Joan, from early girlhood, manifested an imperious will and ardent desire for sway. Profiting by a rumour of the death of her father, which began to be spread abroad, she seized the reins of government, and caused herself, in 1209, to be declared countess of Hainault and Flanders. Two years after this she formed a marriage, which, judging from its result, must have arisen on her side from motives of policy, unmingled with affection. The husband she selected was Ferdinand,
faction in seeing with her own eyes the fulfilment conduct of Andreas, and his haughty manners, of her dire will !
After this scene of blood, the countess governed Flanders peacefully and prosperously for sixteen years. The justice of St. Louis when he ascended the throne of France opened the prison-doors of Ferdinand; but the privations, and sufferings, and solitude of years, had weakened his moral and physical economy-he was prematurely oldand did not live to enjoy his freedom, so long wished for. The widow princess deemed it expedient to enter into new nuptials. She espoused Thomas of Savoy. The day after this marriage, mounted in a stately car with her husband, she went in procession through the city of Lisle; but when she arrived at the place where her father had been executed, a bloody phantom rose before her-the head but half attached to the bust-and uttered the most frightful menaces. Who shall pronounce whether this apparition was the effect of a guilty conscience, stimulated by the accusations of the populace, or a nervous disorder, the beginning of divine vengeance! At all events, from that day Joan led a life of agony and terror, always haunted by the fatal spectre. Consulting holy churchmen, she was advised to build a monastery on the very spot where the phantom rose. Joan not only did this, but also erected a hospital and two convents; and that her repentance might prove still more efficacious, assumed herself the habit of a nun, and died in the cloister in the year 1241. Her death-bed was surrounded by the holy sisterhood, who lavished every comfort of religion upon her; she grasped convulsively the crucifix, and her last words were, in accents of despair, "Will God forgive me?"
Or Naples, daughter of Robert, king of Naples, of the Anjou dynasty, succeeded her father in 1343. She was then sixteen, handsome and accomplished. She had been for some time married to her cousin Andreas of Hungary; but this union was not a happy one. Andreas claimed to be king and to share his wife's authority, which, by her father's will, had been solely left to her. The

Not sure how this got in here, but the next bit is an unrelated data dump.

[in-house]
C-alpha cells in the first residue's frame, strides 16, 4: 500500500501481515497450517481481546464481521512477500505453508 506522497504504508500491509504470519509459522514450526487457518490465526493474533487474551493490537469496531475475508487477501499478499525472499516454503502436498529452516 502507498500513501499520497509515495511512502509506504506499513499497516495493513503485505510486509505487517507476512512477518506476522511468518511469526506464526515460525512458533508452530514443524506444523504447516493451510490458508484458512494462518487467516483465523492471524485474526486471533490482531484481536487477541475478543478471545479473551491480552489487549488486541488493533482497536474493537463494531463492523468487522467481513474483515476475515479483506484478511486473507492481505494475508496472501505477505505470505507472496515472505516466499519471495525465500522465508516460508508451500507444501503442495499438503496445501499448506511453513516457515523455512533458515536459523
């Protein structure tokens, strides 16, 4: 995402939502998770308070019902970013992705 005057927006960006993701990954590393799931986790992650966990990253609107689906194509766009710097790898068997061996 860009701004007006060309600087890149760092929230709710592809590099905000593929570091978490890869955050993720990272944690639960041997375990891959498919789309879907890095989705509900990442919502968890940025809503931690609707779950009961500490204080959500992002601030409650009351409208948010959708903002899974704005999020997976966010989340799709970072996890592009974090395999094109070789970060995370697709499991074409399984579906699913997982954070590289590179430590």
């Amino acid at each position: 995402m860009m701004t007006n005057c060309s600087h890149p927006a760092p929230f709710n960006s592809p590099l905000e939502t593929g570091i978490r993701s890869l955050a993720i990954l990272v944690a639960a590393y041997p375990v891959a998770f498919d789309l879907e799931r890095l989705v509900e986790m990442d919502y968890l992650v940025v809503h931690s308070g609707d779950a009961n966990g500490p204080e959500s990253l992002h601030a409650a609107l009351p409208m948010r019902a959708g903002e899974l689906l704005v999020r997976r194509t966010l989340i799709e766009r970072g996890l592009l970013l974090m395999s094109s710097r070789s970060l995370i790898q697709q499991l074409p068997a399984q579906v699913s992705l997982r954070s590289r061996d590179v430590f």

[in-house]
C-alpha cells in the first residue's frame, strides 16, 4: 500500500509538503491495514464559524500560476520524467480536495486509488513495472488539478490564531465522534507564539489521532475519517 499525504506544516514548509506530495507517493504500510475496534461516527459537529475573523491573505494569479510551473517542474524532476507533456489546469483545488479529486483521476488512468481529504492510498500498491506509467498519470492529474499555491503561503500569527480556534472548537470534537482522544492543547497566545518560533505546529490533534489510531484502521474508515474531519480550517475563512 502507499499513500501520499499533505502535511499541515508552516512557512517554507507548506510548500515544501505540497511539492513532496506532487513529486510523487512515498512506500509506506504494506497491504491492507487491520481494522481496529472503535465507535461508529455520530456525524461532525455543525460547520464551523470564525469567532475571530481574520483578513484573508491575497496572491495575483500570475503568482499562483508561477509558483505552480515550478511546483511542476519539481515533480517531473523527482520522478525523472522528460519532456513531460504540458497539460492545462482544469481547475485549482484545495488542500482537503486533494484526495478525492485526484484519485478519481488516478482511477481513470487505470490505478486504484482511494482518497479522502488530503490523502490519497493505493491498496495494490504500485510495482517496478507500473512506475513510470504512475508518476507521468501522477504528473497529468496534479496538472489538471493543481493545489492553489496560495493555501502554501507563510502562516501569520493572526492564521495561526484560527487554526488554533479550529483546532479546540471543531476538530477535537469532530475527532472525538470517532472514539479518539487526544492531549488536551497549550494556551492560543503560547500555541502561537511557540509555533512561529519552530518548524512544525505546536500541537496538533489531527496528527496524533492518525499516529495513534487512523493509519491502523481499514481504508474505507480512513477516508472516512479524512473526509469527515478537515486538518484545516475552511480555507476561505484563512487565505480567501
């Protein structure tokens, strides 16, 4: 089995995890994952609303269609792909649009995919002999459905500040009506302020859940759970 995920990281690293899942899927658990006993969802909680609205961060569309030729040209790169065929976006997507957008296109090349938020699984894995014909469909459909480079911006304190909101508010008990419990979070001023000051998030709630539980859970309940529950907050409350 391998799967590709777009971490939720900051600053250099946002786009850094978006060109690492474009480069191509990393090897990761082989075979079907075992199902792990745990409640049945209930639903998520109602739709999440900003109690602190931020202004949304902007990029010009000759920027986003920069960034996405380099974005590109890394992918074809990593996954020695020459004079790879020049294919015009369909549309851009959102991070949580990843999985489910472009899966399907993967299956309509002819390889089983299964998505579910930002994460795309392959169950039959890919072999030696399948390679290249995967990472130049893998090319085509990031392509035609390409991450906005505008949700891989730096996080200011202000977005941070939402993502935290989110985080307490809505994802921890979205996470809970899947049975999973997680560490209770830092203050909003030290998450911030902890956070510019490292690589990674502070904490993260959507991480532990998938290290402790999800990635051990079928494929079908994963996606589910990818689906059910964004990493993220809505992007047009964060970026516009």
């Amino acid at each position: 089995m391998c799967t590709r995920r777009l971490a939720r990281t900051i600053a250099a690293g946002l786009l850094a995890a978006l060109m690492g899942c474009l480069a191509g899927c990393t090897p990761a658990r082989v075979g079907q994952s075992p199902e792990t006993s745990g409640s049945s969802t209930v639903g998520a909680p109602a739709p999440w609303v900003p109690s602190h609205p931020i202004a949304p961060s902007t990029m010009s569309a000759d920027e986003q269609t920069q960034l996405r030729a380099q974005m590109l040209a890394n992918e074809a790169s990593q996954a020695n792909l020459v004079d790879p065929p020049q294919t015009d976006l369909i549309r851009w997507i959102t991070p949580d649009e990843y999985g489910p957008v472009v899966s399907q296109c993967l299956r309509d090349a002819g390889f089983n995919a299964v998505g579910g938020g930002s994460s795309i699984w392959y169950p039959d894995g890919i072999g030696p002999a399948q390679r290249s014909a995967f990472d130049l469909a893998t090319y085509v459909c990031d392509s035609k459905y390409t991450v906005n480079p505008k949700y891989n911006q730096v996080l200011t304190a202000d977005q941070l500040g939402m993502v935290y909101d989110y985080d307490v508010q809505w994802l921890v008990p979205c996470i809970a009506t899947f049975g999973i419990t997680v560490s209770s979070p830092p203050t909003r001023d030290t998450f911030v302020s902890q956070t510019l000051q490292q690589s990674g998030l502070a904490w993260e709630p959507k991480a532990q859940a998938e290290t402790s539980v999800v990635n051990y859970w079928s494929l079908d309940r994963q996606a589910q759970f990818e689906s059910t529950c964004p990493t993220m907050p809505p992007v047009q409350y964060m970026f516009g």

offended the Neapolitan nobility, and his Hungarian guards excited their jealousy. A conspiracy was formed by the nobles, and one night while the court was at Aversa, Andreas was strangled, and his body thrown out of a window of the castle.
Joanna went immediately to Naples, and thence issued orders for the apprehension of the murderers. Many persons were put to a cruel death as accessaries, but public opinion still implicated the queen in the murder. The same year Joanna married her cousin Louis, prince of Tarentum. Soon after Louis, king of Hungary, the brother of Andreas, came with an army to avenge his brother's death. He defeated the queen's troops, and entered Naples. Joanna then took refuge in her hereditary principality of Provence. She soon repaired to Avignon, and, before Pope Clement VI., protested her innocence and demanded a trial. She was tried and acquitted; and, out of gratitude, she gave up to the papal see the town and county of Avignon.
In the mean time, a pestilence had frightened away the Hungarians from Naples, and Joanna, returning to her kingdom, was solemnly crowned with her husband, in 1351. Joan reigned many years in peace. Having lost her husband in 1362, she married James of Arragon, a prince of Majorca, and on his death she married, in 1376, Otho, duke of Brunswick; but having no children, she gave her niece Margaret to Charles, duke of Durazzo, and appointed him her successor. On the breaking out of the schism between Urban VI. and Clement VII., Joanna took the part of the latter. Urban excommunicated her, and gave her kingdom to Charles Durazzo, who revolted against his sovereign and benefactress. With the aid of the pope he raised troops, defeated the queen, and took her prisoner. He then tried to induce Joanna to abdicate in his favour; but she firmly refused, and named Louis of Anjou, brother of Charles V., king of France, as her successor. Charles then transferred Joanna to the castle of Muro, in Basilicata, where he caused her to be murdered, in 1382. She was a woman of great accomplishments, and many good qualities.